Protecting Your House of Worship

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Houses of Worship have long been revered as places for peaceful and thoughtful gatherings. In addition to sabbath worship services, weddings and funerals, Houses of Worship are active seven days a week, serving as schools, hosting community sporting leagues, offering central meeting locations for civic events, and frequently leasing their facilities to third parties. 

Publicly accessible and welcoming, the open campus environment of Houses of Worship also increases the potential for incidents. The unfortunate reality is that Houses of Worship are not immune to threats and acts of violence, damage to property and loss of proprietary information. 

The October 27, 2018, shooting at the Tree of Life Synagogue in Pittsburgh, Pennsylvania, that claimed 11 lives and injured seven is a devastating and stark reminder of the vulnerabilities that these sanctuaries face. Such horrific events are often catalysts for realization that a Risk/Threat Assessment (RTA), focused specifically to their environment, is needed.  

Occasionally, Houses of Worship utilize a congregant and/or a law enforcement resource to provide security advisement. However, these entities are best served with an independent third-party professional security team to objectively assess security exposures and vulnerabilities with findings and recommendations directed at protecting people, property and proprietary information.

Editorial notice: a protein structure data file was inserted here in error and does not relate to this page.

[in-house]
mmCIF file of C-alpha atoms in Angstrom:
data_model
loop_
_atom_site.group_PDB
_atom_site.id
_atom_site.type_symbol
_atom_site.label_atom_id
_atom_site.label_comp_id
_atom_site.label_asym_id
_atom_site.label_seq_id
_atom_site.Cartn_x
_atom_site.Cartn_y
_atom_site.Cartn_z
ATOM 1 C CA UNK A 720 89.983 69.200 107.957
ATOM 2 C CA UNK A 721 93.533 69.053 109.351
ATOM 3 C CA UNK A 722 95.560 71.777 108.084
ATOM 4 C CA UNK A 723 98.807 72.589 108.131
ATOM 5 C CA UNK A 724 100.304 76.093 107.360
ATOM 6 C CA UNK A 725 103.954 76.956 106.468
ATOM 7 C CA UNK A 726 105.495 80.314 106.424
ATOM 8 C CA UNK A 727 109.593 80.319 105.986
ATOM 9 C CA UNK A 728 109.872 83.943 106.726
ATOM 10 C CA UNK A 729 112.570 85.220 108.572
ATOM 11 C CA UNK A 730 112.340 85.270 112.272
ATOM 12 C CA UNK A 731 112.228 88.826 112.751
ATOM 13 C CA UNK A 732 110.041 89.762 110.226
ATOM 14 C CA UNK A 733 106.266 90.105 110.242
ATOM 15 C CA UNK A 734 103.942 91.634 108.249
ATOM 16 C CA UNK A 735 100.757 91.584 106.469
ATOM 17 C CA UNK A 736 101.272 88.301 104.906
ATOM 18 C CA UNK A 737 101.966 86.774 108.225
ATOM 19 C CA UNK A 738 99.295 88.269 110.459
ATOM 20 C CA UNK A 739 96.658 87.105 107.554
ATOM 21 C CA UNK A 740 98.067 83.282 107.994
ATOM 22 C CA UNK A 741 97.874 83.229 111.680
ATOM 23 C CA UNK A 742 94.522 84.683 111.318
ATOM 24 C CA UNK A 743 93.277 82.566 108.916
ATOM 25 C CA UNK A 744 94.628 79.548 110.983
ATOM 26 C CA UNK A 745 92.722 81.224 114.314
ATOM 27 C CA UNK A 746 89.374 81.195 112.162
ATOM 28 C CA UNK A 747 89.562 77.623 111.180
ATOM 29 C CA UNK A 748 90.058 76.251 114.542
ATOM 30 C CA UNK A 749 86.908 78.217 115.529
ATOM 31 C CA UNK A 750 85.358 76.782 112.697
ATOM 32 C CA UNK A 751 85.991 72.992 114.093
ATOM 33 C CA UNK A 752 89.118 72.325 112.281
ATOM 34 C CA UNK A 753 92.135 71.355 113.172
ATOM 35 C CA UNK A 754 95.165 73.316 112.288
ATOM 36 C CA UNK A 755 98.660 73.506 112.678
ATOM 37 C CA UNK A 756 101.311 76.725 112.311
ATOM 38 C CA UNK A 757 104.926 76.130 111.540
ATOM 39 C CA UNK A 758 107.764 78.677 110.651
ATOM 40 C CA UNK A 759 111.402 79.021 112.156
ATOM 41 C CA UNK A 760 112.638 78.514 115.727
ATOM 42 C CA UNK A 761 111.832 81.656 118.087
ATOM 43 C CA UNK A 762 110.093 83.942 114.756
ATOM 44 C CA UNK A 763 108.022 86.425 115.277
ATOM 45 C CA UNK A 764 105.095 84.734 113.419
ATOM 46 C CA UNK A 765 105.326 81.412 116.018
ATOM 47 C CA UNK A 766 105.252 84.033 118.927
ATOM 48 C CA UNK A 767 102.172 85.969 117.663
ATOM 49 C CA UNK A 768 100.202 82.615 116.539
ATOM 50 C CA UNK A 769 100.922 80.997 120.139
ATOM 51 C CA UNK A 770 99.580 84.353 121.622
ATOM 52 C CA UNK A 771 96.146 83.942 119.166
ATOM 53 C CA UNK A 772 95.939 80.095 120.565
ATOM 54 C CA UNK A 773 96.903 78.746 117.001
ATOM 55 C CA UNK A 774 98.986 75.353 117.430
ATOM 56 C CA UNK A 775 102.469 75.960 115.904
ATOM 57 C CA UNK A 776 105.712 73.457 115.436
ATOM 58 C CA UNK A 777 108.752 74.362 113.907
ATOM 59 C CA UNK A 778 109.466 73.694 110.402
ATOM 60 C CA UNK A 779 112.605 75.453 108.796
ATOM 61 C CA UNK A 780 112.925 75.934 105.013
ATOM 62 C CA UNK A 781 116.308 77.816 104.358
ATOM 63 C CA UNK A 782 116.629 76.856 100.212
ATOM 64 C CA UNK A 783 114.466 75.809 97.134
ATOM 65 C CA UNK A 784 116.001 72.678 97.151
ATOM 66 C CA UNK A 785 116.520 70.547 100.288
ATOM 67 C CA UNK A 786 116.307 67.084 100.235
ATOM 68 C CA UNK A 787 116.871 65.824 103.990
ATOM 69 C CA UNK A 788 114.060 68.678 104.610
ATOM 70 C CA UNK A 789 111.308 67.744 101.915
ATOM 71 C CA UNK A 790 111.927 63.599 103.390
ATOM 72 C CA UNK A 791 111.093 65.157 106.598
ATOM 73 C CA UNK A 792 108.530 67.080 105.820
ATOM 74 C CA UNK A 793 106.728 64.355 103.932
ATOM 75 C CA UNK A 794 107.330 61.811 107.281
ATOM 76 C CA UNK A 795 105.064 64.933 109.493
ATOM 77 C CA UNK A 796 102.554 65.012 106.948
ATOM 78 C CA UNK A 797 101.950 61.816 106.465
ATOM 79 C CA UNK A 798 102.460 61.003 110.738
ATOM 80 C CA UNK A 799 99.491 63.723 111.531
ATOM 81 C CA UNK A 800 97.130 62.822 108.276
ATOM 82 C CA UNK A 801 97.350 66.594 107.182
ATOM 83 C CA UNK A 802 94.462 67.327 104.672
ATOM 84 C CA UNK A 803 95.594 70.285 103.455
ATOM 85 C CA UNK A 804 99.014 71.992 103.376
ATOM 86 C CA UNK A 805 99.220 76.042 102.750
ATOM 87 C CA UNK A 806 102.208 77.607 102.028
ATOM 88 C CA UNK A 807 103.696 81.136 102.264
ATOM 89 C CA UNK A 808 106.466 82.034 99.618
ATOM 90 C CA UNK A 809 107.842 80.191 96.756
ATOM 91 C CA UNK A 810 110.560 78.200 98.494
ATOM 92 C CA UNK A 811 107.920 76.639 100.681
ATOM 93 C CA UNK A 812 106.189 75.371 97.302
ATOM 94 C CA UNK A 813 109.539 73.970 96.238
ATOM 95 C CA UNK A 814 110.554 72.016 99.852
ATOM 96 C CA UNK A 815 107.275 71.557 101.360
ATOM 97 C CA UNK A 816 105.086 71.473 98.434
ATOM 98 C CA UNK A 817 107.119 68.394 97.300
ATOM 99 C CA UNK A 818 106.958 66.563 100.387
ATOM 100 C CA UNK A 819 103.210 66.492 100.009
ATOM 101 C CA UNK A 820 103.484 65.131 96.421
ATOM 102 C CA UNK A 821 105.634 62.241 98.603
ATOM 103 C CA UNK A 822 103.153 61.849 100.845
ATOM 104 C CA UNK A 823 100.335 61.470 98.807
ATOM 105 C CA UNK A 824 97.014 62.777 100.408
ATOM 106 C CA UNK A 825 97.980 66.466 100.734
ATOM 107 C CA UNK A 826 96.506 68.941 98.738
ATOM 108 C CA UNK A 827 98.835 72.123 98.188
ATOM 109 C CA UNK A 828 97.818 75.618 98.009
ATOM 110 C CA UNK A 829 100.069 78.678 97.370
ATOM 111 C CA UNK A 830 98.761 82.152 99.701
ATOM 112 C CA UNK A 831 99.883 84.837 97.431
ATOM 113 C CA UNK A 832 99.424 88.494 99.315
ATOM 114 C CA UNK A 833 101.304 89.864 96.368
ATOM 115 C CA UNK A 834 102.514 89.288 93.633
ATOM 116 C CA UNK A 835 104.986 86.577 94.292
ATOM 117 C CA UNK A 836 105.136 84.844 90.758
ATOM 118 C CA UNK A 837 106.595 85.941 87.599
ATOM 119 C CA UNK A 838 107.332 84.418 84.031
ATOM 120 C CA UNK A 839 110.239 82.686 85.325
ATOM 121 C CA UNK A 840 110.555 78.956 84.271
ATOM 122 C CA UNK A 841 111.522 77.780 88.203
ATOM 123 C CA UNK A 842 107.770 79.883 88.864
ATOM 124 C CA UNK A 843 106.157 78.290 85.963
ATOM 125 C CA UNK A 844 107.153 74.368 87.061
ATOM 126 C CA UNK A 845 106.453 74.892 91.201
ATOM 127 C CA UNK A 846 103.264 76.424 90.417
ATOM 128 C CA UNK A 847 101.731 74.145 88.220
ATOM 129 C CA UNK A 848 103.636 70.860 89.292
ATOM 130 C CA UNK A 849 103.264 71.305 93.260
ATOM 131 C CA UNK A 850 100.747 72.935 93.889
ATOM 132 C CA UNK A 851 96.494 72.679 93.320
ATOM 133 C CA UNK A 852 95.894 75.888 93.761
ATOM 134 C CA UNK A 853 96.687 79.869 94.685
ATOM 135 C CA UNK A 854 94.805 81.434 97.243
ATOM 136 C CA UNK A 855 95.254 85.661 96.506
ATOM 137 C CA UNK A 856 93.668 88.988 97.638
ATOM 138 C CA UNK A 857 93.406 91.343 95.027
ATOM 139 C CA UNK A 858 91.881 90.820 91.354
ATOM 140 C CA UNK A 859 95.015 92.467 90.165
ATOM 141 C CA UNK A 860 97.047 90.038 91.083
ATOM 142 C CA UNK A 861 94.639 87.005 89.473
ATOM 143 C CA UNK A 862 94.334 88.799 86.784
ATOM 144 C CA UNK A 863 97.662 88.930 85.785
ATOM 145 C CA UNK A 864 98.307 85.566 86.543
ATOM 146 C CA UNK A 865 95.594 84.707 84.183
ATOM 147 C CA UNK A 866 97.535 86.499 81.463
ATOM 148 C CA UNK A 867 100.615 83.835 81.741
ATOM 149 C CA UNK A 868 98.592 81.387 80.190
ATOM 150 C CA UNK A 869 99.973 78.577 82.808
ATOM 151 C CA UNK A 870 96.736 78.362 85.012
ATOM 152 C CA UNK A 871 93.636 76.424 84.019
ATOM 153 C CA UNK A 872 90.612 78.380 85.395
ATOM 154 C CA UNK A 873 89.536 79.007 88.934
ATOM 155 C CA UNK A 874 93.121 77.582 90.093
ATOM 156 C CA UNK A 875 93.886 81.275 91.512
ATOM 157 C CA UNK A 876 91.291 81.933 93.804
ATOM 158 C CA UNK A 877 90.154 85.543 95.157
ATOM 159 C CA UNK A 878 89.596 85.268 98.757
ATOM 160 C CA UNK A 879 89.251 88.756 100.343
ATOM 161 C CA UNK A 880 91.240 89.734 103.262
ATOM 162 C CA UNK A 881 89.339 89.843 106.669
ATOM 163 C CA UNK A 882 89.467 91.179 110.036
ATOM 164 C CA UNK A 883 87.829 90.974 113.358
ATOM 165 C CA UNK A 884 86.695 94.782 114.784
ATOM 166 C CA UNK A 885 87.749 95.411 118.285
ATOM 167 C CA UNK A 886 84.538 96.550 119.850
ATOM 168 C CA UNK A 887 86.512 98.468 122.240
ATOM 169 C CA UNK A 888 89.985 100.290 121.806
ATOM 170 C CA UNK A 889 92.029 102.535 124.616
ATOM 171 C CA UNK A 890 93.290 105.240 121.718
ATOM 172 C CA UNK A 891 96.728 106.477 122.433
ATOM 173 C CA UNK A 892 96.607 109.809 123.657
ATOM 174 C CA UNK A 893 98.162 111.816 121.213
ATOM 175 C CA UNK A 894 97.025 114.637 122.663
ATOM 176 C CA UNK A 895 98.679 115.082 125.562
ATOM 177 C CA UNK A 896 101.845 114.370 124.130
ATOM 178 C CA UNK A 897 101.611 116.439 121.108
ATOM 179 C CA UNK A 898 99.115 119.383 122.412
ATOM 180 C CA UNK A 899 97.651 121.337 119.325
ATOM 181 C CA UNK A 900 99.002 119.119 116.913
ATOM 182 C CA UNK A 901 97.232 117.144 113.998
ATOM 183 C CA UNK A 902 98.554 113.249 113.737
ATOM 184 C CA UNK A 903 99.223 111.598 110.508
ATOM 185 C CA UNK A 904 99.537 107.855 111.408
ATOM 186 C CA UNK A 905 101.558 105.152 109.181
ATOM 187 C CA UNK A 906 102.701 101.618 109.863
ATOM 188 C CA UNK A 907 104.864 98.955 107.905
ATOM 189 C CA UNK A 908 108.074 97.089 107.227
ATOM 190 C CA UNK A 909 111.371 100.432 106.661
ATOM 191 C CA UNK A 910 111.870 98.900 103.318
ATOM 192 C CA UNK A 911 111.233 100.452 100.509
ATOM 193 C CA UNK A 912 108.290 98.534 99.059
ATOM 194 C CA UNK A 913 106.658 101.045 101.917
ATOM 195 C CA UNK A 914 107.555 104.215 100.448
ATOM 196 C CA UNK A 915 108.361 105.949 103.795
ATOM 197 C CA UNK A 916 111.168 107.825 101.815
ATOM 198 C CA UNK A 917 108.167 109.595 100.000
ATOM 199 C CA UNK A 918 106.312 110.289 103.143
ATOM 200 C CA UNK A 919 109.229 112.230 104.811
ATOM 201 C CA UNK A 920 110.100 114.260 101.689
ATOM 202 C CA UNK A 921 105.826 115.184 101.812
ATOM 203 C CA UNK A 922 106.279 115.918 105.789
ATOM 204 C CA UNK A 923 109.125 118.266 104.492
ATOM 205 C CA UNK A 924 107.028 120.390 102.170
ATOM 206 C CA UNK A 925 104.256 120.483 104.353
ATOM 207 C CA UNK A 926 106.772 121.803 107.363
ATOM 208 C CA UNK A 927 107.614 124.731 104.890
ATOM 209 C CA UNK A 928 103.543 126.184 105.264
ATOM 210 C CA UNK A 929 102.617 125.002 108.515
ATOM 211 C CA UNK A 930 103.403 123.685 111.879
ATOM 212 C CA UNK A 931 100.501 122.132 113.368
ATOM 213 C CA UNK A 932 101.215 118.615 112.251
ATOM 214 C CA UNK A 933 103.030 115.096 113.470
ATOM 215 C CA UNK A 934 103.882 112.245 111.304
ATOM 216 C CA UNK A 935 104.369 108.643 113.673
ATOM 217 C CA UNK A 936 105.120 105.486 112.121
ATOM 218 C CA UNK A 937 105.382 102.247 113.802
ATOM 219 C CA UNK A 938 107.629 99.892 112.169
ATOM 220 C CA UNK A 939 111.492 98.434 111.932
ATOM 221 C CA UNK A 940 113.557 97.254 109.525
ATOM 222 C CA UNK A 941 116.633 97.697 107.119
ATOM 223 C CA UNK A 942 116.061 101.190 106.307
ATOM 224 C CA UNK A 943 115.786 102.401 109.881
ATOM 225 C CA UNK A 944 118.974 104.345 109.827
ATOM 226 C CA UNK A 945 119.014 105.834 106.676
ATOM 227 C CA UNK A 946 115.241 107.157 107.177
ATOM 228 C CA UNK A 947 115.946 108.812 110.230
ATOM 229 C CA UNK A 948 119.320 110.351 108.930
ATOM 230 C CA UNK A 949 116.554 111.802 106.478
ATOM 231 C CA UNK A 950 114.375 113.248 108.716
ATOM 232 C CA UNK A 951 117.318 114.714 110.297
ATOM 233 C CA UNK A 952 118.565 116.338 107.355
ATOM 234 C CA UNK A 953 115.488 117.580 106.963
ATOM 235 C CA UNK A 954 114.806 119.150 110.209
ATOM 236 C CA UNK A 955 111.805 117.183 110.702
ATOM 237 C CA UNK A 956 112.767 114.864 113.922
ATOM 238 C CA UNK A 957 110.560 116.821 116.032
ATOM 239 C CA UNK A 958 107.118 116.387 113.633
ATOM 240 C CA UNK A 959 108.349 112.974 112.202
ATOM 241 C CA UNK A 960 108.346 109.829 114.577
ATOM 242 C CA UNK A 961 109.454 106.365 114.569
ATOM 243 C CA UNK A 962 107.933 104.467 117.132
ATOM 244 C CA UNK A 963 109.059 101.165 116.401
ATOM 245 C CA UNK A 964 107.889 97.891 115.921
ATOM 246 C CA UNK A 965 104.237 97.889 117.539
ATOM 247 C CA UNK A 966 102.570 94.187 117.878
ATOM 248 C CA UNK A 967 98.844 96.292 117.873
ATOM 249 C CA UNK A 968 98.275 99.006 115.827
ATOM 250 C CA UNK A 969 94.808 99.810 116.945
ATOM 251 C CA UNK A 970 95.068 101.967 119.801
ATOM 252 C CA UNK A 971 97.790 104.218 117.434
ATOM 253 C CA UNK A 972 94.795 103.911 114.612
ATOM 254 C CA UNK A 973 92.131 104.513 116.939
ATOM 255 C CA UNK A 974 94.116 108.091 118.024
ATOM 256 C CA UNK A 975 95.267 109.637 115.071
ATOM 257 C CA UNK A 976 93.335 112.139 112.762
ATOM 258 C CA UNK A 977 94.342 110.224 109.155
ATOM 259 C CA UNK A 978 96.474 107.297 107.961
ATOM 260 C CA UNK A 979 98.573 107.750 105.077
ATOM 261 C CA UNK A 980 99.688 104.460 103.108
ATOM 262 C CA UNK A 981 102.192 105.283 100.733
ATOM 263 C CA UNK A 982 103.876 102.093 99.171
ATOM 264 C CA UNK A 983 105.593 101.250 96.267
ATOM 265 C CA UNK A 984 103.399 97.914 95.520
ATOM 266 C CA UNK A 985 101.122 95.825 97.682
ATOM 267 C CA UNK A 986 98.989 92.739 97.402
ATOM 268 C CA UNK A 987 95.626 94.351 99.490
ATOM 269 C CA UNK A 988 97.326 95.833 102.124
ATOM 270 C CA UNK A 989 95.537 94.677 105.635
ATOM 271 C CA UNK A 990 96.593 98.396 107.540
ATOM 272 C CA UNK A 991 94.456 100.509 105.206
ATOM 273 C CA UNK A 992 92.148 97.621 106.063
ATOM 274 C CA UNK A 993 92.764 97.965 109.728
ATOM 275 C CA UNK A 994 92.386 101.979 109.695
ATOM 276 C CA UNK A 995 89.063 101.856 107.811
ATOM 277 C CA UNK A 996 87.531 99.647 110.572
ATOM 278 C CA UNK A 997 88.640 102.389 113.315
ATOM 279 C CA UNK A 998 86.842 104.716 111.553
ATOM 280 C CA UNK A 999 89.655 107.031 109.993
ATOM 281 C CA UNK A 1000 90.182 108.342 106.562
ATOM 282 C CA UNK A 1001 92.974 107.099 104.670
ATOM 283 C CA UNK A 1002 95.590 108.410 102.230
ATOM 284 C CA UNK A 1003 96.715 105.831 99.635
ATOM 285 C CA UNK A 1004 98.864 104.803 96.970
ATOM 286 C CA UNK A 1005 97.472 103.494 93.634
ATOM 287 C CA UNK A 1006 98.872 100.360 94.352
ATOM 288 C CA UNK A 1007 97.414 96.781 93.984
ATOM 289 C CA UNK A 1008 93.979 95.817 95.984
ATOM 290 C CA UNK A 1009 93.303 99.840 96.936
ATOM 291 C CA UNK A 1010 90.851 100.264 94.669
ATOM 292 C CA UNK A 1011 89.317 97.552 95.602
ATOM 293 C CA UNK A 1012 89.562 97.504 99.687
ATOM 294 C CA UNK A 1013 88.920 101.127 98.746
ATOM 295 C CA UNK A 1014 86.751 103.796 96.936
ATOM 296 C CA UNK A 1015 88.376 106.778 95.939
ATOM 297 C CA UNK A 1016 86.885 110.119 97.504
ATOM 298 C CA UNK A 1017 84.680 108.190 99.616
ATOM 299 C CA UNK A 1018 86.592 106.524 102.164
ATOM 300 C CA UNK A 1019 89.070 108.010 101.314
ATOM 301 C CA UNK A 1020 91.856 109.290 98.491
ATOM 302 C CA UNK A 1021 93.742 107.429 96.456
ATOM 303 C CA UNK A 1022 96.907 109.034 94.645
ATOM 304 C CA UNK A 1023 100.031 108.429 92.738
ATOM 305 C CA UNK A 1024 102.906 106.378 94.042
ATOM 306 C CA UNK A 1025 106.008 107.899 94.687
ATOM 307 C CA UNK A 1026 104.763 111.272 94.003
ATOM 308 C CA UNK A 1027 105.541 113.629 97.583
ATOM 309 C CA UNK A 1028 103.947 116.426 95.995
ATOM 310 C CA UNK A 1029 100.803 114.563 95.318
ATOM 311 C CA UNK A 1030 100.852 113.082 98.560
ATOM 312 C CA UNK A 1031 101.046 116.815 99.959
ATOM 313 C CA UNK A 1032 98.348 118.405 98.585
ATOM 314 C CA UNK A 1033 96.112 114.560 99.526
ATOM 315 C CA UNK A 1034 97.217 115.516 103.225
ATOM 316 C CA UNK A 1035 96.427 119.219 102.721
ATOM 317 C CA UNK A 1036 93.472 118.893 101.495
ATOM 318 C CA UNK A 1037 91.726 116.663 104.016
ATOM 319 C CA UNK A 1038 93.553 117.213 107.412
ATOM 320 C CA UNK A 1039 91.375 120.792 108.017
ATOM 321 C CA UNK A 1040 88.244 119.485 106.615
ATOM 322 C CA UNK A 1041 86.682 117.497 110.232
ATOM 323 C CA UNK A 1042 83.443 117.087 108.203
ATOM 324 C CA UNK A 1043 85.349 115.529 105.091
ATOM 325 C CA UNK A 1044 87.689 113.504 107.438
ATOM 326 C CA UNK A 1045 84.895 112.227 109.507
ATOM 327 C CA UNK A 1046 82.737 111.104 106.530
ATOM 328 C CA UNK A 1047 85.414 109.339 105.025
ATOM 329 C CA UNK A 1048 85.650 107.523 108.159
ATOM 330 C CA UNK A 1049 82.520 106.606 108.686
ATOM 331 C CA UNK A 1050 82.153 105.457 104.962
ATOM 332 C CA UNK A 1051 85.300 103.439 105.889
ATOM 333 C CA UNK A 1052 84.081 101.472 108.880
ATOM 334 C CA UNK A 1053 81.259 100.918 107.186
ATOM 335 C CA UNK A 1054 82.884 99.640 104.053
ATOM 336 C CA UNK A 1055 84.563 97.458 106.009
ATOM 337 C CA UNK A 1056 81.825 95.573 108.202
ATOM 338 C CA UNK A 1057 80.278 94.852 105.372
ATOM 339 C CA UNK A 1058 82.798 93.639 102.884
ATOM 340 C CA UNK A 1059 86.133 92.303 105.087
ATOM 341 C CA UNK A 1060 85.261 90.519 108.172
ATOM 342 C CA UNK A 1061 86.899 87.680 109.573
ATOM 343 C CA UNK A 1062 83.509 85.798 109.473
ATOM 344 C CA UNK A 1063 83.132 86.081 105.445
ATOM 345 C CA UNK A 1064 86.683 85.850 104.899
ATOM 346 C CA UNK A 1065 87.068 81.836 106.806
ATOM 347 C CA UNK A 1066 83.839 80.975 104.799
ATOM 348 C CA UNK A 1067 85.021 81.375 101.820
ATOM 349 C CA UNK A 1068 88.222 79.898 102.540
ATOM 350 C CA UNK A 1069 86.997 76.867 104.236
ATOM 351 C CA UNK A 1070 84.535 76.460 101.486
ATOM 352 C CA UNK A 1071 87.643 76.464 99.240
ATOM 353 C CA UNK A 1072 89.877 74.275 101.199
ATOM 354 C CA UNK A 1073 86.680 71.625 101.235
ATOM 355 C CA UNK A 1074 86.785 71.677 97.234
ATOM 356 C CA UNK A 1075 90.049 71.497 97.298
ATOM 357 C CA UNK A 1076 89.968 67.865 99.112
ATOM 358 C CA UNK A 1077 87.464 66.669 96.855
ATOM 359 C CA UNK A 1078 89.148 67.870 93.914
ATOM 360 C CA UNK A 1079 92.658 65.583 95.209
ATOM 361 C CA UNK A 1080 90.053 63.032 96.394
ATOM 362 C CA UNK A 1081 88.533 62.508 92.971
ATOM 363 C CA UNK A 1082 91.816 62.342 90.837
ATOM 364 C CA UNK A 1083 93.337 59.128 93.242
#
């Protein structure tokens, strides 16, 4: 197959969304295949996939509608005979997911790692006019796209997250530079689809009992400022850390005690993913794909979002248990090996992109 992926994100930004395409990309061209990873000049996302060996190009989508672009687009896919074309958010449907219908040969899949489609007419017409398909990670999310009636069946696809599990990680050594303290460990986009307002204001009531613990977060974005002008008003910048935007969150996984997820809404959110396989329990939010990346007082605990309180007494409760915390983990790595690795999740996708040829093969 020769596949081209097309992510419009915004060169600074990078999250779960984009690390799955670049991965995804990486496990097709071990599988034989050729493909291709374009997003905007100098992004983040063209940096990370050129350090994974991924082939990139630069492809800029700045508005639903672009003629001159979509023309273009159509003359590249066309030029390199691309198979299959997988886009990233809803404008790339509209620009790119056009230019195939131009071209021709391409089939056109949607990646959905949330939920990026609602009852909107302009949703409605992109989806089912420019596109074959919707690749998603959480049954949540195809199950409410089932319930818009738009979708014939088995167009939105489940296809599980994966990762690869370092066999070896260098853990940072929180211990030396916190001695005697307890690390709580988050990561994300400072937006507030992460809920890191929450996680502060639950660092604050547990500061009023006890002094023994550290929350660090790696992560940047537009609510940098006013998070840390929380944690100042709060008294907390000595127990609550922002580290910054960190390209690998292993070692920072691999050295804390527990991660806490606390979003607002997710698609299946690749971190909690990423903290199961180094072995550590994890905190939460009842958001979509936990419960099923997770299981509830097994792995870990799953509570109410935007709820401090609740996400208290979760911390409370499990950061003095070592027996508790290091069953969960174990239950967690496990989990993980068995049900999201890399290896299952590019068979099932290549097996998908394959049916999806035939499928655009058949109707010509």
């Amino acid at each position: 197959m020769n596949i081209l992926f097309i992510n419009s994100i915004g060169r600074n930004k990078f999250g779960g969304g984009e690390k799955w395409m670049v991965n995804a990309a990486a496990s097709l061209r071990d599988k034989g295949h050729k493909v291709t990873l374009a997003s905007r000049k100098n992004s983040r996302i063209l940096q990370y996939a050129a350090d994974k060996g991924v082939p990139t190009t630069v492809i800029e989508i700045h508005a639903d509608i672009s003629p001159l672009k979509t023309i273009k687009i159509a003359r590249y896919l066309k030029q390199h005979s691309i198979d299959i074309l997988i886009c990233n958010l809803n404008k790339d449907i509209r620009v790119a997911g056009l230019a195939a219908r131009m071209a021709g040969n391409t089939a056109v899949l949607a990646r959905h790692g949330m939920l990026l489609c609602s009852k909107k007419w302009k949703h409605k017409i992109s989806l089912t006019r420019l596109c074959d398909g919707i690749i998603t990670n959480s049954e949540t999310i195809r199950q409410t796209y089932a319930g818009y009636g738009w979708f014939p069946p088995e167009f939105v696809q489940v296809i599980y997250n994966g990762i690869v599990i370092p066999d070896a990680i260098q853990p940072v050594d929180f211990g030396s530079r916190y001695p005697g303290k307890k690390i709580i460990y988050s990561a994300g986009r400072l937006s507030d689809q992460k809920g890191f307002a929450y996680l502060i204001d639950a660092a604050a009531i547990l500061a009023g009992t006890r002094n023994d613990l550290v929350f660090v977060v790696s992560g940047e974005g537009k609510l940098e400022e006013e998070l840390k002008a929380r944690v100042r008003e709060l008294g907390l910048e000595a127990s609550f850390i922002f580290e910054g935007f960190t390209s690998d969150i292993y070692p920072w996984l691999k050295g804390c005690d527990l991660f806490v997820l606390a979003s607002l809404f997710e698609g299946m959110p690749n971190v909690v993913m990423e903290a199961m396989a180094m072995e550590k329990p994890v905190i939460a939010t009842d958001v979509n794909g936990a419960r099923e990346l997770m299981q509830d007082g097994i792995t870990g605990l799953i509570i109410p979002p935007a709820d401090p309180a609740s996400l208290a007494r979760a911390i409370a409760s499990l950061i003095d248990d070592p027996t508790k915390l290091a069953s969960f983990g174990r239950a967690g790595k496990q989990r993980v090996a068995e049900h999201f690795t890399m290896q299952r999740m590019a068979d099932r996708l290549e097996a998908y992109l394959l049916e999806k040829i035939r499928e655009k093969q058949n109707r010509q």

When a professional House of Worship RTA is conducted, the contracted team of security experts work closely with the congregation’s leadership, local law enforcement and other community groups to focus on prevention. 

A professional RTA should include identification, analysis and recommendations for action in these important areas: 

•    Policies and procedures (i.e., active shooter, situational awareness and threat intelligence, mail security, emergency planning)
•    Access control (CCTV, alarms, duress alarms, signage)
•    Information protection (personal identifying information in all media forms)
•    Property exposures (trespass, vandalism, theft, burglary, arson)
•    Resource utilization (staff, contract security, law enforcement, threat management)
•    Training (staff, contractors, volunteers)

The greatest threat to the safety and security of any venue—public, private or religious, is a lack of preparation to respond effectively and efficiently to the risks that are unique to them. Awareness, preparation and vigilance are where peace of mind begins.    

russ owens headshot Russ Owens, Executive Director, Consulting and Investigations for C&I, an Allied Universal company
 As Executive Director of C&I, Russ is one of the nation’s leading authorities in religious, academic and corporate comprehensive risk / threat assessment protocols, possessing   over 40 years of senior law enforcement and corporate experience.